"States should establish mechanisms for cooperation and coordination among agencies involved in development, planning and management of the coastal area." (Article 10.4.1)
71. Conventional sector planning generally takes little account either of the resource externalities generated by the sector and passed on to another sector or those originating in another sector and impacting upon it. Improved planning will enable line ministries to identify and assess cross-sectoral impacts and the effects of management intervention. Such policy analysis is an essential basis for an effective presentation of the concerns of the fishery sector, first when area management strategies are being formulated and, second, during plan implementation, for the satisfactory negotiation with other line ministries and institutions involved in the negotiation process of trade-offs between development proposals.
72. Appropriate institutional arrangements are required to provide for cross-sectoral area management strategies to be formulated and to provide a forum for the resolution of conflicting sectoral-based actual and proposed actions.
"States should ensure that the authority or authorities representing the fisheries sector in the coastal management process have the appropriate technical capacities and financial resources." (Article 10.4.2)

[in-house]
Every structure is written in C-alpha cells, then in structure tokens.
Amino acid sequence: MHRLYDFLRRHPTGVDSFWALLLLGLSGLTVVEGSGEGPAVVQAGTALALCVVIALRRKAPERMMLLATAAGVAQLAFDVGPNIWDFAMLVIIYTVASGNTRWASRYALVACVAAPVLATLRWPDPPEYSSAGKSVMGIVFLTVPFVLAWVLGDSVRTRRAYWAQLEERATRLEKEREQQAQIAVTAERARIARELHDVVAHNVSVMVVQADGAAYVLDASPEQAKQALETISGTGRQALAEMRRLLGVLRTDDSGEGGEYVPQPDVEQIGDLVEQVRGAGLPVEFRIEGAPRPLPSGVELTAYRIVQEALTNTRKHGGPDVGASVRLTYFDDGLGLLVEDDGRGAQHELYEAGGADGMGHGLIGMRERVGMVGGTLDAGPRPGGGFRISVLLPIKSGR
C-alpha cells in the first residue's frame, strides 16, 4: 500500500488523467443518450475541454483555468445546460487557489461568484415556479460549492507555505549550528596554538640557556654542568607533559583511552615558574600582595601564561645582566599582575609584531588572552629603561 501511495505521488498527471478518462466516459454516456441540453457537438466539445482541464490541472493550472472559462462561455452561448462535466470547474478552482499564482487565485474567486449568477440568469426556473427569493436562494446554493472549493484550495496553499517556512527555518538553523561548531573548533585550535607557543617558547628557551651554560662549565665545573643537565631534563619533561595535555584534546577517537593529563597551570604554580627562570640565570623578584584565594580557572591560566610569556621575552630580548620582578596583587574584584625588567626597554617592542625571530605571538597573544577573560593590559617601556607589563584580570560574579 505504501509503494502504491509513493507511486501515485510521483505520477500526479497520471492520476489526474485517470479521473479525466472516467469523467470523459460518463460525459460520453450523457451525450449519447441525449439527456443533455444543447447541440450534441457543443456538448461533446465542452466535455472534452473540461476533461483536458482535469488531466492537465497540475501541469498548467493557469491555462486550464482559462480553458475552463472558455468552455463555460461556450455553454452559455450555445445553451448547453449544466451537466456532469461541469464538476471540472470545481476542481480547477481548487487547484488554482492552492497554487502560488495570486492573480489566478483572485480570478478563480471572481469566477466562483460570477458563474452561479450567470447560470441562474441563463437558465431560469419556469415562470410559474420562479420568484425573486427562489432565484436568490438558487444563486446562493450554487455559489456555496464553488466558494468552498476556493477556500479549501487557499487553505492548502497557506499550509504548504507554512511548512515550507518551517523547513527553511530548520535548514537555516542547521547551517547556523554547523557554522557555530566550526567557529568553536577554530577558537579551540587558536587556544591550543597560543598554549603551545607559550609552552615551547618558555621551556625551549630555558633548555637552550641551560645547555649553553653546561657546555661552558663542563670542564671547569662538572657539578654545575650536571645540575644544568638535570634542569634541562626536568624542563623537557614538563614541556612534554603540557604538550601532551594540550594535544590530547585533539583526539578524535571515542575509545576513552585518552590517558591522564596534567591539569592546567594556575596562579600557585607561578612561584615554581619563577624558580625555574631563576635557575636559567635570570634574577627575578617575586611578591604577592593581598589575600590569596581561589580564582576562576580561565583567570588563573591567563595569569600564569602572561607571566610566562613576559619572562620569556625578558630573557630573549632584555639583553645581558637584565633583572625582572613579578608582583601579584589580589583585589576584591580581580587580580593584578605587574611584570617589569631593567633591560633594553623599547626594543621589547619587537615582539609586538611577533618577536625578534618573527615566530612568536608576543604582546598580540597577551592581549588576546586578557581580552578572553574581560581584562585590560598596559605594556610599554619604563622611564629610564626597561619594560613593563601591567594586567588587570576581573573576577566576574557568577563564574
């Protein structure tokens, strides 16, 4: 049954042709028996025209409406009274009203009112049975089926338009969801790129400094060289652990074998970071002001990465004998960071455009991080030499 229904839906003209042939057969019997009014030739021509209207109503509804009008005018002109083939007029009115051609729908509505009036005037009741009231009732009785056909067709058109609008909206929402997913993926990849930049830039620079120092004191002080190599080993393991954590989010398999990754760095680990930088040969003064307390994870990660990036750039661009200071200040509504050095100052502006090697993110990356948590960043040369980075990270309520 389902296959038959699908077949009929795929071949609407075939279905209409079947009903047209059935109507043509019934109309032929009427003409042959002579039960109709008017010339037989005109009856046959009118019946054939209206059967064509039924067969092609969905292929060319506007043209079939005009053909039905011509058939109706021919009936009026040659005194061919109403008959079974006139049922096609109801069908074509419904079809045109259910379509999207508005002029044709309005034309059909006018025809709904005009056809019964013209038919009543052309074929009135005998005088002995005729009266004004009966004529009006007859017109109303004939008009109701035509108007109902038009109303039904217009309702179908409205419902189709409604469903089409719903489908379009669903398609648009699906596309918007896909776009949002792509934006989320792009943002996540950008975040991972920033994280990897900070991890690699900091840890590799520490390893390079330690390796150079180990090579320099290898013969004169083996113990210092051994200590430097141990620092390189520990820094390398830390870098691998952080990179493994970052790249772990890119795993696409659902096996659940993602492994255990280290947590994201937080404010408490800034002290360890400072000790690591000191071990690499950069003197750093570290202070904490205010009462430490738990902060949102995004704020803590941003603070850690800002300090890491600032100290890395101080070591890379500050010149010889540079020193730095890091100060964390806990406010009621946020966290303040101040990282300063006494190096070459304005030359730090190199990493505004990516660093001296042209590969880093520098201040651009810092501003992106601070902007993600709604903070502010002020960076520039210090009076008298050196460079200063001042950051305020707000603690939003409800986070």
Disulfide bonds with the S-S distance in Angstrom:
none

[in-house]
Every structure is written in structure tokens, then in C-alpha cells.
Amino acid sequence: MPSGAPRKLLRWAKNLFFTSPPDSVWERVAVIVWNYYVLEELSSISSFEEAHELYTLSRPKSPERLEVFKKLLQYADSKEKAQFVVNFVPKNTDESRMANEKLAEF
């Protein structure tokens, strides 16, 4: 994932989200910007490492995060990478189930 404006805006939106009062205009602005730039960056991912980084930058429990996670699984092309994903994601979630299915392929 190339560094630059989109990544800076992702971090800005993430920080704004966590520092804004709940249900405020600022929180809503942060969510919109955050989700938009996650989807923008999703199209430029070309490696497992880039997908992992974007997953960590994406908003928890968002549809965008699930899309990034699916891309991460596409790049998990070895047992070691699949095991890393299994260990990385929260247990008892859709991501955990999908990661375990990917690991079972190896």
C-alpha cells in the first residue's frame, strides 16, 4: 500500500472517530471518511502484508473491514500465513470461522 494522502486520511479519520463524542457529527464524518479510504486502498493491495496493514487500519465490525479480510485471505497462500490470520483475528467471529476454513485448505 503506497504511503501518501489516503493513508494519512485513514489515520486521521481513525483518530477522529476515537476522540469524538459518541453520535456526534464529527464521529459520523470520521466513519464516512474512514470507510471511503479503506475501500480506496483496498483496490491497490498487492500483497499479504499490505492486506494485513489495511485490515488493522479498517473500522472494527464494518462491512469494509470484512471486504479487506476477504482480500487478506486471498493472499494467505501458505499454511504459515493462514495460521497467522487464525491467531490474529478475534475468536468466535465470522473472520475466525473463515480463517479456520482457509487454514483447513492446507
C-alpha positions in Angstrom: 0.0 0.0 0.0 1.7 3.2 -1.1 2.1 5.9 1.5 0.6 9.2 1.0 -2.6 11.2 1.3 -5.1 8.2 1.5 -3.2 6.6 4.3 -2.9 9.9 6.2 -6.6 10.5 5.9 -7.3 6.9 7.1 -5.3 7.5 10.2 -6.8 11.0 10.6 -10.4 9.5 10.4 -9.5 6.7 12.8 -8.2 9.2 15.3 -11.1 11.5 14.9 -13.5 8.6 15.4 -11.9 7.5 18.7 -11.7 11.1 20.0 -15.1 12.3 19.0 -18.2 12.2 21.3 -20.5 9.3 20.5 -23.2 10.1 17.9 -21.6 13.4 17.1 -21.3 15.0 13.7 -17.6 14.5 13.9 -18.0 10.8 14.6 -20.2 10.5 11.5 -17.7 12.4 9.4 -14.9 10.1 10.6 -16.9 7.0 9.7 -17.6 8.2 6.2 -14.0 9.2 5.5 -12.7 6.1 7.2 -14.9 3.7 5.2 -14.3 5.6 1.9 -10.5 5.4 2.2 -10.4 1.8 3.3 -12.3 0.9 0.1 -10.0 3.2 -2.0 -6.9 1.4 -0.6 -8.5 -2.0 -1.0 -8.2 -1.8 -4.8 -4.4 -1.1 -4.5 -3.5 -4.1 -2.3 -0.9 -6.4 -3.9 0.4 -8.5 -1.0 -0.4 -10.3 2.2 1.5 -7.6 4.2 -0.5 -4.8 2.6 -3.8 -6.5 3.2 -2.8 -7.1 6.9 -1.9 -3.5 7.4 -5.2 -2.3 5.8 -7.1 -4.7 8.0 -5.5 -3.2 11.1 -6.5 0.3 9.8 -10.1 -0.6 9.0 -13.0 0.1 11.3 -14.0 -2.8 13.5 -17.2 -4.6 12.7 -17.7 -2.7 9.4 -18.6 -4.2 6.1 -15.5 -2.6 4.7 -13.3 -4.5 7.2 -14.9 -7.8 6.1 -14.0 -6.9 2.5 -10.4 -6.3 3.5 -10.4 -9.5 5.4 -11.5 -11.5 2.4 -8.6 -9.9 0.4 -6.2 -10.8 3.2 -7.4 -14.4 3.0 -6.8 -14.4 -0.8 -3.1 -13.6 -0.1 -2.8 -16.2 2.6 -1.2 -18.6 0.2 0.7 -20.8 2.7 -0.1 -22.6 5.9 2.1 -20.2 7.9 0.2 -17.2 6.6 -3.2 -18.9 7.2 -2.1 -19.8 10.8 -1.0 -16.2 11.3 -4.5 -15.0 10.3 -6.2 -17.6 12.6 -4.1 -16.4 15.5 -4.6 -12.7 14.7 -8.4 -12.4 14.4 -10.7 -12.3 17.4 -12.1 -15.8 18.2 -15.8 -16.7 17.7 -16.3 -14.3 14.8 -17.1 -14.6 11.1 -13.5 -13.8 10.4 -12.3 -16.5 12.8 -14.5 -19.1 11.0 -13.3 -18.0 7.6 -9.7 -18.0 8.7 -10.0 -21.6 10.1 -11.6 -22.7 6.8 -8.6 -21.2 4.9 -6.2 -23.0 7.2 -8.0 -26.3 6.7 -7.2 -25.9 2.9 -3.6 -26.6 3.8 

73. In adapting the functions, structure and capacity of fisheries authorities to ensure the sound integration of fisheries into coastal management planning, care has to be taken that the authorities have the trained generalists and specialists required for comprehensive planning required and to staff properly any core group which might be established to coordinate inter-sectoral programmes and policies.
74. While this concern with institutional capacities is general across the sectors in many countries, it is of particular relevance to fisheries. It is not unusual for fisheries authorities to be lacking skills and experience in policy and institutional analysis and in all aspects of sectoral planning.
75. For fisheries authorities to ensure that the activities and interests of the sector are incorporated into coastal management planning in a way which will maximise the contribution of the sector to economic and social welfare, it is important that they develop strengths in four main areas. These are as follows:
- skills and experience in the collection and analysis of bio-physical, and social and economic information, and its use in policy analysis;76. In addition, while in many fisheries authorities it will not be necessary to employ legal staff, staff of these authorities should be sufficiently aware of the sector and its linkages to take an active role in reviews of environmental legislation and the drafting of new law.
- the establishment of institutional arrangements at local, national, sub-regional, and regional levels to deal with open access issues and cross-sectoral impacts;
- skills and experience in sectoral planning; and
- enforcement capacity.